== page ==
Jun 302011
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My friends over at Focus asked me if I wouldn’t mind sharing an infographic they recently published on marketing automation. The infographic has some interesting metrics and data points from leading research and analyst firms covering the MA and CRM space. For anyone wanting a quick intro or an updated “lay of the land” in this category, it’s a good read.

[Attention all Federal Trade Commission hallway monitors: no money was exchanged and no other quid pro quo took place here, ok? Sheesh….]

Now, since this is a blog, I feel obliged to add some perspective on this topic. So, on top of the ones in the infographic, here’s two more metrics for you to consider. The good news: assuming you have some basic tracking tools like Google Analytics and/or a CRM system  you can pretty easily apply these metrics to your business.

Metric #1: Your fresh leads who don’t buy. This is the basic “lead nurturing” scenario, and the subject of many marketing automation discussions. Let’s say you generate 100 leads per month and 8 of them end up buying your product. There’s up to 92 more leads that still need attention in some form. Sure they may have bought from your competitors. Or they may have shelved the project. Or they may have just been kicking tires in the first place. Marketing automation can help you stay connected to these 92 leads per month – that’s a run rate of 1104 leads per year for anyone who is counting —  in a way that is cost-effective, scalable, and branded.

Metric #2: Your web site visitors who don’t become fresh leads. A lot of people don’t realize how  marketing automation can help improve lead conversion. Here’s just one way: let’s assume those 100 leads per month above are derived from 15,000 unique visitors to your web site each month. Marketing automation can help you track and score those 15K “uniques” from the moment they reach your web site, which may occur well before the lucky 100 become known to your sales team. The benefits of this are two-fold:

a)      Sales-effectiveness. Your sales people can better understand the prospect’s motivations and interests, as shown by the keywords used, and the pages/content viewed by that person before contacting your sales rep. This allows your sales team to use precious “talk time” more efficiently, presenting the benefits of your product or business that matter most to the prospect. And with the help of lead scoring (a point system that reflects the expected commercial value of a web visitor or lead), your sales team can further optimize talk time by calling out first to the highest scoring (hottest) leads.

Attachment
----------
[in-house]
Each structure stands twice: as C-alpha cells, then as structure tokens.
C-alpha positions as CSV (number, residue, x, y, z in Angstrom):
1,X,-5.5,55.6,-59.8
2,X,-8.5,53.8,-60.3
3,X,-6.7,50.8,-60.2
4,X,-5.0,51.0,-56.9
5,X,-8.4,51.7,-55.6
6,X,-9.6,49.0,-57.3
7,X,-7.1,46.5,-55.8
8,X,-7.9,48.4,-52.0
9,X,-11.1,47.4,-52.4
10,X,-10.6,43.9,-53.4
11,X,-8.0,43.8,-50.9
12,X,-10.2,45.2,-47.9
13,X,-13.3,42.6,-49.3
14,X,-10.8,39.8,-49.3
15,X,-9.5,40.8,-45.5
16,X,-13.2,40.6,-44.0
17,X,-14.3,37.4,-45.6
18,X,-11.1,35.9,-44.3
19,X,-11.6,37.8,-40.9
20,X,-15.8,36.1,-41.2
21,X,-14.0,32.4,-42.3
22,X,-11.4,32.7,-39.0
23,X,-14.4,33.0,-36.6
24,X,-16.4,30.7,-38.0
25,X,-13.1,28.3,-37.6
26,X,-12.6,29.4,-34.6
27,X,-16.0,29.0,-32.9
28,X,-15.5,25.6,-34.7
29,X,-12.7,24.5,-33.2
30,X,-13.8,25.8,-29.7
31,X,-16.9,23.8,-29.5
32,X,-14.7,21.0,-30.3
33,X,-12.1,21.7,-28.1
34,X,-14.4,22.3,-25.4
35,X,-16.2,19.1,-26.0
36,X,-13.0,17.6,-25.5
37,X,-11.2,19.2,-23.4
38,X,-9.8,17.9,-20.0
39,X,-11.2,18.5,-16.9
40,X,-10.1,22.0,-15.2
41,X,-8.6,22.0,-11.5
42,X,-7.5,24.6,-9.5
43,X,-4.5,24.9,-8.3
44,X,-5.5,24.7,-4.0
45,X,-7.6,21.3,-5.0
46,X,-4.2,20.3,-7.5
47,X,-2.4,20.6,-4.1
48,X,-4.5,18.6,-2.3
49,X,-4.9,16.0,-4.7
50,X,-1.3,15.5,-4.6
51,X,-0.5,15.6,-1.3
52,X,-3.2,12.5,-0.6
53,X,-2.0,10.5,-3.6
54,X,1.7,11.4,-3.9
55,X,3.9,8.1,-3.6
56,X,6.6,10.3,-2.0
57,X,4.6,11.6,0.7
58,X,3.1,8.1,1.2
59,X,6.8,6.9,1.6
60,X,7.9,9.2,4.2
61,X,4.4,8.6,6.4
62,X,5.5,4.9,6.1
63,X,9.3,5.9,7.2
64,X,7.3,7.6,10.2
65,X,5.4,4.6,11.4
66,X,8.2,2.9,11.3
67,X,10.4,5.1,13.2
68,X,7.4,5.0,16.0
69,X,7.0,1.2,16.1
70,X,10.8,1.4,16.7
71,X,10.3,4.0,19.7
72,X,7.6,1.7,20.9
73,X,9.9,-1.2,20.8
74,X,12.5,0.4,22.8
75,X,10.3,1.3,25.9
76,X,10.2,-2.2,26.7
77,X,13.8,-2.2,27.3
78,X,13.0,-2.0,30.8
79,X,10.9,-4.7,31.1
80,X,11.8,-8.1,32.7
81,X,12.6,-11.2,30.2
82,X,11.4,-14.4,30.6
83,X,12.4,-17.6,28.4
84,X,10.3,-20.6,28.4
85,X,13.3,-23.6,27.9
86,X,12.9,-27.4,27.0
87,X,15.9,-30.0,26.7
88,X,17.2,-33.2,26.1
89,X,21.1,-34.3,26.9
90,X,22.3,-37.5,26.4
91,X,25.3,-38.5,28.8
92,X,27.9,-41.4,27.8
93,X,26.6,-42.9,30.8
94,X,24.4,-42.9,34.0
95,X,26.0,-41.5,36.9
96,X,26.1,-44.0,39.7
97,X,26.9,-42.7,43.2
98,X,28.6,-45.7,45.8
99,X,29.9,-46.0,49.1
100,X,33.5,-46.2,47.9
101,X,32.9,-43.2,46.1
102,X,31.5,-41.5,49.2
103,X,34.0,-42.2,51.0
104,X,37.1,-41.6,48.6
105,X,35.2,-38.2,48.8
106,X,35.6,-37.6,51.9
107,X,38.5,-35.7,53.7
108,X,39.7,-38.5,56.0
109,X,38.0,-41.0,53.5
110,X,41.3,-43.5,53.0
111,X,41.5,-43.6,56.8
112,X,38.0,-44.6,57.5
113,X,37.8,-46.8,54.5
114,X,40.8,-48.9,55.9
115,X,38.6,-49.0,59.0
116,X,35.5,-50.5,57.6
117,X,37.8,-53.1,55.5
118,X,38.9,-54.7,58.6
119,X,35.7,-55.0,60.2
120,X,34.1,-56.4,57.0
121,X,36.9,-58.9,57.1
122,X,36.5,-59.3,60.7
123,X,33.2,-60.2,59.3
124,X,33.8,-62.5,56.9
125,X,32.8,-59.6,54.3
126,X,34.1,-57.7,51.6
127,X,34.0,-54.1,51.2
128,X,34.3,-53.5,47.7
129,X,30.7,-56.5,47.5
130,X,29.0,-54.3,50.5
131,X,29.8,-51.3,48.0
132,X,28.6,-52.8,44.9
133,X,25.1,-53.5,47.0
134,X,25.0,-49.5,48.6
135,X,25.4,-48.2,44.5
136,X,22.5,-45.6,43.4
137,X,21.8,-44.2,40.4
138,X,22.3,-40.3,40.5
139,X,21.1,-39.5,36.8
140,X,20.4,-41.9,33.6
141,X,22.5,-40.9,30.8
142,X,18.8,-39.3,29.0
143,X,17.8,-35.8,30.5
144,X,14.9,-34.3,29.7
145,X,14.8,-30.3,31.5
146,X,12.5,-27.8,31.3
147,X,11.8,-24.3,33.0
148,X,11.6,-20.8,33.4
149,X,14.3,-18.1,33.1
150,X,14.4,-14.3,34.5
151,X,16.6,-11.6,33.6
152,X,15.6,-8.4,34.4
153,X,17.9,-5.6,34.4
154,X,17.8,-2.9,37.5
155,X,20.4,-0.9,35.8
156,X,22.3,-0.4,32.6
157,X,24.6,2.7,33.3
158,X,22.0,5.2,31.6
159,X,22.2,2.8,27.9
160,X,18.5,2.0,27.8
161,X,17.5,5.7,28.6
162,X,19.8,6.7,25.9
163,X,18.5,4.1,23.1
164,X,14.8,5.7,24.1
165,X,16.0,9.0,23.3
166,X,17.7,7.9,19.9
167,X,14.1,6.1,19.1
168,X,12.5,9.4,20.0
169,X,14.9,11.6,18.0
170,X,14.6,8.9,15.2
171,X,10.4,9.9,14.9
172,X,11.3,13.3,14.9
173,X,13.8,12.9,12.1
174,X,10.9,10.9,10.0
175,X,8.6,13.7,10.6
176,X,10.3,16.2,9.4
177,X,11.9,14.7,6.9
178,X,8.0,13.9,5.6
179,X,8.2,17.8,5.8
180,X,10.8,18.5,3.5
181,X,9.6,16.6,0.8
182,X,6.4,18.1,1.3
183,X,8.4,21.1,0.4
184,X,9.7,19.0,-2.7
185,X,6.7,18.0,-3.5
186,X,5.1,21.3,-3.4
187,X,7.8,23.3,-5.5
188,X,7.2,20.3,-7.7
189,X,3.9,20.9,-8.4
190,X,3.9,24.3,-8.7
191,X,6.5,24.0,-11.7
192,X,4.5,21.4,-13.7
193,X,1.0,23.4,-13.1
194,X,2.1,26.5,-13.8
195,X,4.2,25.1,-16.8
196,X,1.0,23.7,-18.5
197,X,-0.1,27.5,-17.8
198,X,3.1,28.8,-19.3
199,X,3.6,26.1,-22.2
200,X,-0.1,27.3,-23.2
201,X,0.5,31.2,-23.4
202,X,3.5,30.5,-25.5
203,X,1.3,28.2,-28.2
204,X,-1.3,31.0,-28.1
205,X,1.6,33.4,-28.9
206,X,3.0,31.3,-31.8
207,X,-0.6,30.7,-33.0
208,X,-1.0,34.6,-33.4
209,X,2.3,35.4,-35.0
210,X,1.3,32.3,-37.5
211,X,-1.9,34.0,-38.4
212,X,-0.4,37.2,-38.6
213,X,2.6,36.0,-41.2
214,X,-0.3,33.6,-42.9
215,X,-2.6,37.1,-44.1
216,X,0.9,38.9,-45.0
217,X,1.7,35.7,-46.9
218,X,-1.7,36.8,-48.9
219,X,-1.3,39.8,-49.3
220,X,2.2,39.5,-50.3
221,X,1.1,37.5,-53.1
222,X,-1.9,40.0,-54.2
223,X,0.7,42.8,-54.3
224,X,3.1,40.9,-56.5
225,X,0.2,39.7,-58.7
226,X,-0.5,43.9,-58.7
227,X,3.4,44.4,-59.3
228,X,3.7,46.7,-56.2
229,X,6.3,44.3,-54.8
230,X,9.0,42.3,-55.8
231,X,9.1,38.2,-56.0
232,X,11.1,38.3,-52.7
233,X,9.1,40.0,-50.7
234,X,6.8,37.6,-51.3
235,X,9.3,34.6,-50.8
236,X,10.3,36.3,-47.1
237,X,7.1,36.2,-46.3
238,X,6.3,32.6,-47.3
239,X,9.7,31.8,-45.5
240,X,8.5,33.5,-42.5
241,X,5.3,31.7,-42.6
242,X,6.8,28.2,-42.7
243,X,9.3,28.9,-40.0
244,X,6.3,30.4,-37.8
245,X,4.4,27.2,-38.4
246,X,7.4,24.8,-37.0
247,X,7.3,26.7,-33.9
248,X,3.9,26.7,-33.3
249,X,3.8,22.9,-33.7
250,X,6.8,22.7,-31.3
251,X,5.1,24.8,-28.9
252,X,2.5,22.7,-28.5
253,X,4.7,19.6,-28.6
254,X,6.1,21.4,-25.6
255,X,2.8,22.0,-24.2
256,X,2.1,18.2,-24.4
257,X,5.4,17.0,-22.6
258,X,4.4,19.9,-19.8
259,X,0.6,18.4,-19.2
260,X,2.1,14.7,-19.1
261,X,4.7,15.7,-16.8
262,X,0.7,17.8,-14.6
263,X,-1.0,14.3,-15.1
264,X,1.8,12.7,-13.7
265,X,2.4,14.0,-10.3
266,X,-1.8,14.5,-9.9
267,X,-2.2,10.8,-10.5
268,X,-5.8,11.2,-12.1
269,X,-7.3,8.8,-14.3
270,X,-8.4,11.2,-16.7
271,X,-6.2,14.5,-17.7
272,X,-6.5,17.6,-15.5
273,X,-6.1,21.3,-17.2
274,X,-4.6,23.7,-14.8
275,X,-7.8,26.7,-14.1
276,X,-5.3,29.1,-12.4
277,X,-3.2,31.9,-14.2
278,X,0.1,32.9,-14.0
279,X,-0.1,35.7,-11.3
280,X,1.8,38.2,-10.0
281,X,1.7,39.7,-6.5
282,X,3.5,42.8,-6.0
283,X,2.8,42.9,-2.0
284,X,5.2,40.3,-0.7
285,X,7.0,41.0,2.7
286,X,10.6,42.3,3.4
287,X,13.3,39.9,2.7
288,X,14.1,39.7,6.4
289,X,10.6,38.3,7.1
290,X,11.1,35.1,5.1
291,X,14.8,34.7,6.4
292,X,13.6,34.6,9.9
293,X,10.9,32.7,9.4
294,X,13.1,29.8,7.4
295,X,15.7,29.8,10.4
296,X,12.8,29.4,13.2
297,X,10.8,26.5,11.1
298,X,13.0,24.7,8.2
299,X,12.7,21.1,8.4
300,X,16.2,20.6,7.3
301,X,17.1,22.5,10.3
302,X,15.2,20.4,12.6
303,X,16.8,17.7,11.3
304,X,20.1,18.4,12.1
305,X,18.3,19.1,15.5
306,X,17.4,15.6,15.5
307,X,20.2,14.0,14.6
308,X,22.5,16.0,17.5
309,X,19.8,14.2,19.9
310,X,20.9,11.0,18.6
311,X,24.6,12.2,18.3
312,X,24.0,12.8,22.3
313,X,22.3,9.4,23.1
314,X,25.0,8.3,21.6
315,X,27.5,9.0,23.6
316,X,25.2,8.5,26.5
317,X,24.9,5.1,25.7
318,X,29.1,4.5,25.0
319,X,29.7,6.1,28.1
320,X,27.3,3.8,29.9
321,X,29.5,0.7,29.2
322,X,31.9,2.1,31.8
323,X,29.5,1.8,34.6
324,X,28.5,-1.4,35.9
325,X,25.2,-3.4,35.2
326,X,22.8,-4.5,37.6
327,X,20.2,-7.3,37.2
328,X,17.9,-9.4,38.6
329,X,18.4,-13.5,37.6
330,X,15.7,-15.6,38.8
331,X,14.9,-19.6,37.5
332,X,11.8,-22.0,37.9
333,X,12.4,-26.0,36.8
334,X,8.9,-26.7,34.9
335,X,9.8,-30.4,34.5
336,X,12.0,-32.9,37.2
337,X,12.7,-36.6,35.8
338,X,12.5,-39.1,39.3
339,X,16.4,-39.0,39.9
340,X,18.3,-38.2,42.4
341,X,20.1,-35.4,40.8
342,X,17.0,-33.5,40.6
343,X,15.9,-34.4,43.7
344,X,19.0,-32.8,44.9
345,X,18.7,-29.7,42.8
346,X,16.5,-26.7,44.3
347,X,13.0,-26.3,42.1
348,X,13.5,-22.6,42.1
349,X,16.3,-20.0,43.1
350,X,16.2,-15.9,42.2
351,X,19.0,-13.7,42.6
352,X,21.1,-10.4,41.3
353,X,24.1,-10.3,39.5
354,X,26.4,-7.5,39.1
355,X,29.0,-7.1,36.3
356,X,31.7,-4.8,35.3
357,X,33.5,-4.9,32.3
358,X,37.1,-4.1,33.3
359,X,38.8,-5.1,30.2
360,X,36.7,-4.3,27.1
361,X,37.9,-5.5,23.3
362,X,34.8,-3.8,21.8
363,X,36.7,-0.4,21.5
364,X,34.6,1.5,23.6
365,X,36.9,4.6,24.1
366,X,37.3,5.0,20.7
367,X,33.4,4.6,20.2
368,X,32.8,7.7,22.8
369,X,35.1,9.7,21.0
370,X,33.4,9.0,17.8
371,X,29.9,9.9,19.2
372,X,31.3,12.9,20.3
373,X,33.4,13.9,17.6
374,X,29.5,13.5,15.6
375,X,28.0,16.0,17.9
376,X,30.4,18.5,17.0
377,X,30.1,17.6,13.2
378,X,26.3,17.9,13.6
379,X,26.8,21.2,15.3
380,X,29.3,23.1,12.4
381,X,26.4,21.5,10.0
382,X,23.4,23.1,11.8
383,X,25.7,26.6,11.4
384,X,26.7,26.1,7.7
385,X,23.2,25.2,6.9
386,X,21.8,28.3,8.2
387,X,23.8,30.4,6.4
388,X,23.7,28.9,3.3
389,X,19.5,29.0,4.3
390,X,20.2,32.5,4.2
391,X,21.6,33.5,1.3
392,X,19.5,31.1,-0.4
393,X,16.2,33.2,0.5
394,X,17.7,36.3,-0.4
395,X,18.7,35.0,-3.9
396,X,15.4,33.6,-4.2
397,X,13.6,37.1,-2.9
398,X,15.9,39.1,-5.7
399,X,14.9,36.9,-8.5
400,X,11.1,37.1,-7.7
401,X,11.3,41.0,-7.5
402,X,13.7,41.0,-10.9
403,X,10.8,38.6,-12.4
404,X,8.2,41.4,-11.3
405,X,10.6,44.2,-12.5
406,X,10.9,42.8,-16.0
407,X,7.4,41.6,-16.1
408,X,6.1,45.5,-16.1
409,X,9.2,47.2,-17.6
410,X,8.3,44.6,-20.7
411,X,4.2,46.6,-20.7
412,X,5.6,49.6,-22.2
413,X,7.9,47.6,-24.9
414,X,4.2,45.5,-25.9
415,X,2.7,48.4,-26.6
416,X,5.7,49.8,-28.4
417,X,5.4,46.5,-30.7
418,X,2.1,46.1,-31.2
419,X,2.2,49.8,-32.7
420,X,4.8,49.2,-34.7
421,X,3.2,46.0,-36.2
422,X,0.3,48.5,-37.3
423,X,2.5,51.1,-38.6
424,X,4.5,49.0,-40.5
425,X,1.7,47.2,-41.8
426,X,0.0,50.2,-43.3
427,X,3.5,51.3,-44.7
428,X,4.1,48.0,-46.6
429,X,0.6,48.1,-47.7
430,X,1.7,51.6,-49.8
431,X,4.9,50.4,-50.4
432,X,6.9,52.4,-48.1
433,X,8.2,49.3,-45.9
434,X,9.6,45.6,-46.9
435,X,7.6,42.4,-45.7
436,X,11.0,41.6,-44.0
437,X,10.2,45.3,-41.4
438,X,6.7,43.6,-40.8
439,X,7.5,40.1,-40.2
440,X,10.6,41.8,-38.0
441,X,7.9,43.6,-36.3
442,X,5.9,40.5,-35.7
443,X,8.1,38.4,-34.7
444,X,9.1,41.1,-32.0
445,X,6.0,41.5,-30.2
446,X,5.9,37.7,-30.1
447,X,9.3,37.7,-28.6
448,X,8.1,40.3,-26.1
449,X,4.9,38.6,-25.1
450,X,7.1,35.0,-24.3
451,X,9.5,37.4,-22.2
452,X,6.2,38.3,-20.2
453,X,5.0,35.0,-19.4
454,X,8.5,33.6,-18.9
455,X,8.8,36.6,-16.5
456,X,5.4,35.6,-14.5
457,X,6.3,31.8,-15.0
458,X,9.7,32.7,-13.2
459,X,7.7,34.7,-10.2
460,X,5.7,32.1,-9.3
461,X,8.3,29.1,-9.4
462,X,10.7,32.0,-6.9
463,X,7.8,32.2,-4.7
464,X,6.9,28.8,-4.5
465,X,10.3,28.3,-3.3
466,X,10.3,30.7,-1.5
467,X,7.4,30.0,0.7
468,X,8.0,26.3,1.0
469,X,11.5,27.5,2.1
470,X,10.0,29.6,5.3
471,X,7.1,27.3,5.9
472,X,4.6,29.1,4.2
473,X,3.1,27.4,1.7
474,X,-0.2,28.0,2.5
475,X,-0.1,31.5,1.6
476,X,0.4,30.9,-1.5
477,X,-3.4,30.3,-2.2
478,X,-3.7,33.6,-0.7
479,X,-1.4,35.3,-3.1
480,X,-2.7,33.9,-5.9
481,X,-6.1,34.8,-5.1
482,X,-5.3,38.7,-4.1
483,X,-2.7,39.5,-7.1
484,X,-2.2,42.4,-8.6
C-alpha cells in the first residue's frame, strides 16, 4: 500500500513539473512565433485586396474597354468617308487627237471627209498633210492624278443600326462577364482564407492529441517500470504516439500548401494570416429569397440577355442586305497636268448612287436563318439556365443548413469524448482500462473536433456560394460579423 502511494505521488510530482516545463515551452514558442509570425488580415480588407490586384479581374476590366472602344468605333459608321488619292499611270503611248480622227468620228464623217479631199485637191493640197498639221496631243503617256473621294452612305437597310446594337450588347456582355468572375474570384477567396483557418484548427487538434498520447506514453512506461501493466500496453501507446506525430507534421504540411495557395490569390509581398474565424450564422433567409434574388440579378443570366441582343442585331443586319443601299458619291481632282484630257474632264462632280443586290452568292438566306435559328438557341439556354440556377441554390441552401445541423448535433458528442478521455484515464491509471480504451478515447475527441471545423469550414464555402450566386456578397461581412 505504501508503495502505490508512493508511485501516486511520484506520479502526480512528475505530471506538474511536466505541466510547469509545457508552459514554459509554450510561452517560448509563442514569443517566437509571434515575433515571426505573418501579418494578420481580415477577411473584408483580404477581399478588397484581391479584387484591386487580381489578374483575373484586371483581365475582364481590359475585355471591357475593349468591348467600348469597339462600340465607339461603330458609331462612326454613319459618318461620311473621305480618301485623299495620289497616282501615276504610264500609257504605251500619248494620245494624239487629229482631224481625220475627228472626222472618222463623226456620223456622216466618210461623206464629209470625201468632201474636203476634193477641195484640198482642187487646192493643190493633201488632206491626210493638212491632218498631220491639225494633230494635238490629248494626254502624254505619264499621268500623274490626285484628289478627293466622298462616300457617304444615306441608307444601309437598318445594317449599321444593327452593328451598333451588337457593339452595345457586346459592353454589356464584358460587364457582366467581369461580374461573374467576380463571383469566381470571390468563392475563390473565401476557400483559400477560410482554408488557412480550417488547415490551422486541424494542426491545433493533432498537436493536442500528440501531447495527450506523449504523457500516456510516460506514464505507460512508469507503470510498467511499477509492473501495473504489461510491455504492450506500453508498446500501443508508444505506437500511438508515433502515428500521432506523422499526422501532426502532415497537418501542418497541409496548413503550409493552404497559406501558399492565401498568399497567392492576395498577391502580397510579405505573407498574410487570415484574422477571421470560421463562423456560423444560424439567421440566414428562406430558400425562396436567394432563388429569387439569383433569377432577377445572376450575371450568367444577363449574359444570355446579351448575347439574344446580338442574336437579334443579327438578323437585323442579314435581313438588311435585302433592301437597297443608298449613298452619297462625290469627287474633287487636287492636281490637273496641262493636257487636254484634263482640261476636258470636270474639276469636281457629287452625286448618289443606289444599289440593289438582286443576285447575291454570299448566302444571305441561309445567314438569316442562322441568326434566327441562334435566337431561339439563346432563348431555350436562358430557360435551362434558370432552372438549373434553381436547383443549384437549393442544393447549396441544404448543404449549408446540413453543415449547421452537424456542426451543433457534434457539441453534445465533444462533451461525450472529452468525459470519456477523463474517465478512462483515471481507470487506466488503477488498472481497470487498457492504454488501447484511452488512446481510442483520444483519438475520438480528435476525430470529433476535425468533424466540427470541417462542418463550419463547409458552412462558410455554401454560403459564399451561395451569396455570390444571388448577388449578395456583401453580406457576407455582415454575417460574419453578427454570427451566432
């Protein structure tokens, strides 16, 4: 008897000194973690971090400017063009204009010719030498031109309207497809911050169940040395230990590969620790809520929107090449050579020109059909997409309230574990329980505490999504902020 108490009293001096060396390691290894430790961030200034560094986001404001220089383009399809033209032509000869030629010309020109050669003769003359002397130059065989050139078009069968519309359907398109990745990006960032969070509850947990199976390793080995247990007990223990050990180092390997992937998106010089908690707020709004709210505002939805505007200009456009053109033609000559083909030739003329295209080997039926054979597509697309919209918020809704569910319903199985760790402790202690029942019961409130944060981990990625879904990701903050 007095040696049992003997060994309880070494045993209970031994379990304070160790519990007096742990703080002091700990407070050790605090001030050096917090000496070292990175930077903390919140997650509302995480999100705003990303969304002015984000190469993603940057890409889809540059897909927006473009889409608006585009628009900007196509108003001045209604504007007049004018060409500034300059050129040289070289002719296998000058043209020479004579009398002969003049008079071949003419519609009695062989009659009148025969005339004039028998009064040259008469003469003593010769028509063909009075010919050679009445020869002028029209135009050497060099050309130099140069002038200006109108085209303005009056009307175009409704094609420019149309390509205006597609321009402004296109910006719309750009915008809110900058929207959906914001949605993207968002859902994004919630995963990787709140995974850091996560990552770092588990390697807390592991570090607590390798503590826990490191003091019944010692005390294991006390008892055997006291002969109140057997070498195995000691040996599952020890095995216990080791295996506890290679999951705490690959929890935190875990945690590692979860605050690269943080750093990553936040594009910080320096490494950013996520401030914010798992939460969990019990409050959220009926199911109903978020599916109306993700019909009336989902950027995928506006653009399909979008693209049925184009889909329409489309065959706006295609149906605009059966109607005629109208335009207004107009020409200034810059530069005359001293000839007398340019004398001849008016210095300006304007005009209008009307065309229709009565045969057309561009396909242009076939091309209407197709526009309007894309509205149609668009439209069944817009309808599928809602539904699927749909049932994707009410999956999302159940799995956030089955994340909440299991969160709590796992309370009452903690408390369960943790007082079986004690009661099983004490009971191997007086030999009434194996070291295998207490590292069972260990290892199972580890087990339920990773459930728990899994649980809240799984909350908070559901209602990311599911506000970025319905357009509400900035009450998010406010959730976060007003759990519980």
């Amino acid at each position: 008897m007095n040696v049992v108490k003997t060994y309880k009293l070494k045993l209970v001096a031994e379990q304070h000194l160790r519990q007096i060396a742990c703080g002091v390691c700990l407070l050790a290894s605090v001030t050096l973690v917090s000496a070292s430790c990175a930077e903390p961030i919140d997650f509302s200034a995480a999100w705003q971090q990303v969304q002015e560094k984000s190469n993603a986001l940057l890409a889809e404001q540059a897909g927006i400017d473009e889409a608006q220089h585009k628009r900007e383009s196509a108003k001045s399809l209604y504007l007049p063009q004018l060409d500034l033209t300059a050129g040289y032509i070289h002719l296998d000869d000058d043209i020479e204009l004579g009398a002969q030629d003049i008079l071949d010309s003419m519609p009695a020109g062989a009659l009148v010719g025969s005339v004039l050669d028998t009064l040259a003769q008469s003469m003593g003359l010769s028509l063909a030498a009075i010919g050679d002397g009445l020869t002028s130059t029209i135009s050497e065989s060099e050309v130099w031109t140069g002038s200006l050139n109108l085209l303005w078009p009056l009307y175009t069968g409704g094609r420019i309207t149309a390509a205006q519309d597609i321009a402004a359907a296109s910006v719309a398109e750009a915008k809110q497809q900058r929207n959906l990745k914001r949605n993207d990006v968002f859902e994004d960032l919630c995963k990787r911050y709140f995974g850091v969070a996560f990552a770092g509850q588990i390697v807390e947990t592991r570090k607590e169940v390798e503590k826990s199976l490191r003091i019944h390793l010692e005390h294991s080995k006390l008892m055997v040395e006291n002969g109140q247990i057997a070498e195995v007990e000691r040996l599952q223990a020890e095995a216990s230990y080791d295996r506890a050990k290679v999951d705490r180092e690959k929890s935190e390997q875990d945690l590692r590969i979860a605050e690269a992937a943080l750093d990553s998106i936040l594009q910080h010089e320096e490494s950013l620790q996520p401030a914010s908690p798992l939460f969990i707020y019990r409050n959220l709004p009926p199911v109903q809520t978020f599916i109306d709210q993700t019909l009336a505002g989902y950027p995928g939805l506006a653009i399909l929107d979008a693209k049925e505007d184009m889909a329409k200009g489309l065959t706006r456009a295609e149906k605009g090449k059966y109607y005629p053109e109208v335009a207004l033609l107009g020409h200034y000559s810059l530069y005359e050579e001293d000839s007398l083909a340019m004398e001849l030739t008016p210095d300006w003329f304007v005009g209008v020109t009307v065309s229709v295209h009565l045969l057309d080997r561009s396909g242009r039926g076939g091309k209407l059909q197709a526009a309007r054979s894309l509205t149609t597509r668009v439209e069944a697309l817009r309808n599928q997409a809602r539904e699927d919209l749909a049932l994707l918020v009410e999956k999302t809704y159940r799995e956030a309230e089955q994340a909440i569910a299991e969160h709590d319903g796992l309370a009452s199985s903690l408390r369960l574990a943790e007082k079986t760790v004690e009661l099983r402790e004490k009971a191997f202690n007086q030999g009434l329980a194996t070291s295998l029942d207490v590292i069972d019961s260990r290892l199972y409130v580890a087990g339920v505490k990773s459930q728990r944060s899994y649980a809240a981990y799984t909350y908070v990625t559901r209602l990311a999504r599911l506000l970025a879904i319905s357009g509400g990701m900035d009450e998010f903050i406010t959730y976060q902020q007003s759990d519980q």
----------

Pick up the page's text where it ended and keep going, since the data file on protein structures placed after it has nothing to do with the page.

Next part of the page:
b)      Marketing effectiveness. Your marketing expert(s) can easily optimize landing pages, phone trees, email templates and other assets by analyzing the rich website and CRM data that are “married” to your leads and orders. And as powerful as Google Analytics is, most companies either don’t or can’t use it to answer important profit-related questions about your sales process. Questions like, “how do we attract, convert, and close more law firms with between 5 and 50 employees in major cities?” A smart implementation of a marketing automation process can answer questions like this.

Enjoy the infographic! (and click it to enlarge)

Marketing Automation Infographic

If you find the original post of this infographic on Focus.com, there’s some good banter in the comments section about marketing automation products being over-hyped and ultimately too hard to deploy (i.e., “shelfware.”). For the record, here’s my take:

Over-hyped = YES

Shelfware = NO, at least not with my clients.

Note: I’m hereby adopting a new policy on this blog. There will be a minimum of one self-promotional plug required in each post. There’s a limit to this all-you-need-is-love marketing, you know.  Just ask the evil geniuses at Coca-Cola, who with one brilliant TV ad released about 40 years ago, heralded both the death of 60’s idealism and the birth of Gen-X cynicism.

But I non-sequitorize, or, something….

Anyway, most of the deployment issues with marketing automation occur when companies realize (typically, and unfortunately, post-purchase) that they lack the commitment required to do it right. There are other issues too. The products still need to mature, and the talent pool of implementors still needs to grow. There will be a shakeout in the marketplace for sure, and perhaps soon. But the basic building blocks of marketing automation are here to stay.